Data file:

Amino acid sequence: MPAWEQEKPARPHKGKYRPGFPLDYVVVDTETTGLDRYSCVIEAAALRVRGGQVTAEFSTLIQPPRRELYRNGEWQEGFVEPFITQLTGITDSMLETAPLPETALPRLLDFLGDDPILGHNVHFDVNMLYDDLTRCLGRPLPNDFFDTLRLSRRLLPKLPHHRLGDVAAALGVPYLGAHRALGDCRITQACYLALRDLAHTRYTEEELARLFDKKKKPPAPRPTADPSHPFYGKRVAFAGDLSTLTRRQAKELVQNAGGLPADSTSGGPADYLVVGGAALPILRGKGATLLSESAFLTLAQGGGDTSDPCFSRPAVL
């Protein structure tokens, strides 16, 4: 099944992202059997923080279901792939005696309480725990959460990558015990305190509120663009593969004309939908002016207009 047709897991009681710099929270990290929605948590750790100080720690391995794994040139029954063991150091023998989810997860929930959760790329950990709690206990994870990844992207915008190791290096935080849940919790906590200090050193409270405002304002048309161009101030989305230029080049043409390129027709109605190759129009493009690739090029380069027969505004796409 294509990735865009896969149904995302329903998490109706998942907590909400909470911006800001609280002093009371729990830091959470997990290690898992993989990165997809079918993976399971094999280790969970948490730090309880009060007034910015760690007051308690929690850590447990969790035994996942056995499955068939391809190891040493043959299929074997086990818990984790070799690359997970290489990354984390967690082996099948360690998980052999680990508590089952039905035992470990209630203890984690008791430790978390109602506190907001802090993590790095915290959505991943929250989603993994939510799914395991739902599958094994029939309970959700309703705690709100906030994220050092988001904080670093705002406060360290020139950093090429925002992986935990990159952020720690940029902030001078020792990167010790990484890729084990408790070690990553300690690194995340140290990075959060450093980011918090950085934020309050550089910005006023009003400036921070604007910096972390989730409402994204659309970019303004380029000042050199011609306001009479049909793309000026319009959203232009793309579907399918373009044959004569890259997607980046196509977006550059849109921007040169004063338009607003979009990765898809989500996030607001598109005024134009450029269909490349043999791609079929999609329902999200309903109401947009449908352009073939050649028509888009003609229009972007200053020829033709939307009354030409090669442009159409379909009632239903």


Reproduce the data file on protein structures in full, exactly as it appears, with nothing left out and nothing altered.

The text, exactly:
Amino acid sequence: MPAWEQEKPARPHKGKYRPGFPLDYVVVDTETTGLDRYSCVIEAAALRVRGGQVTAEFSTLIQPPRRELYRNGEWQEGFVEPFITQLTGITDSMLETAPLPETALPRLLDFLGDDPILGHNVHFDVNMLYDDLTRCLGRPLPNDFFDTLRLSRRLLPKLPHHRLGDVAAALGVPYLGAHRALGDCRITQACYLALRDLAHTRYTEEELARLFDKKKKPPAPRPTADPSHPFYGKRVAFAGDLSTLTRRQAKELVQNAGGLPADSTSGGPADYLVVGGAALPILRGKGATLLSESAFLTLAQGGGDTSDPCFSRPAVL
């Protein structure tokens, strides 16, 4: 099944992202059997923080279901792939005696309480725990959460990558015990305190509120663009593969004309939908002016207009 047709897991009681710099929270990290929605948590750790100080720690391995794994040139029954063991150091023998989810997860929930959760790329950990709690206990994870990844992207915008190791290096935080849940919790906590200090050193409270405002304002048309161009101030989305230029080049043409390129027709109605190759129009493009690739090029380069027969505004796409 294509990735865009896969149904995302329903998490109706998942907590909400909470911006800001609280002093009371729990830091959470997990290690898992993989990165997809079918993976399971094999280790969970948490730090309880009060007034910015760690007051308690929690850590447990969790035994996942056995499955068939391809190891040493043959299929074997086990818990984790070799690359997970290489990354984390967690082996099948360690998980052999680990508590089952039905035992470990209630203890984690008791430790978390109602506190907001802090993590790095915290959505991943929250989603993994939510799914395991739902599958094994029939309970959700309703705690709100906030994220050092988001904080670093705002406060360290020139950093090429925002992986935990990159952020720690940029902030001078020792990167010790990484890729084990408790070690990553300690690194995340140290990075959060450093980011918090950085934020309050550089910005006023009003400036921070604007910096972390989730409402994204659309970019303004380029000042050199011609306001009479049909793309000026319009959203232009793309579907399918373009044959004569890259997607980046196509977006550059849109921007040169004063338009607003979009990765898809989500996030607001598109005024134009450029269909490349043999791609079929999609329902999200309903109401947009449908352009073939050649028509888009003609229009972007200053020829033709939307009354030409090669442009159409379909009632239903």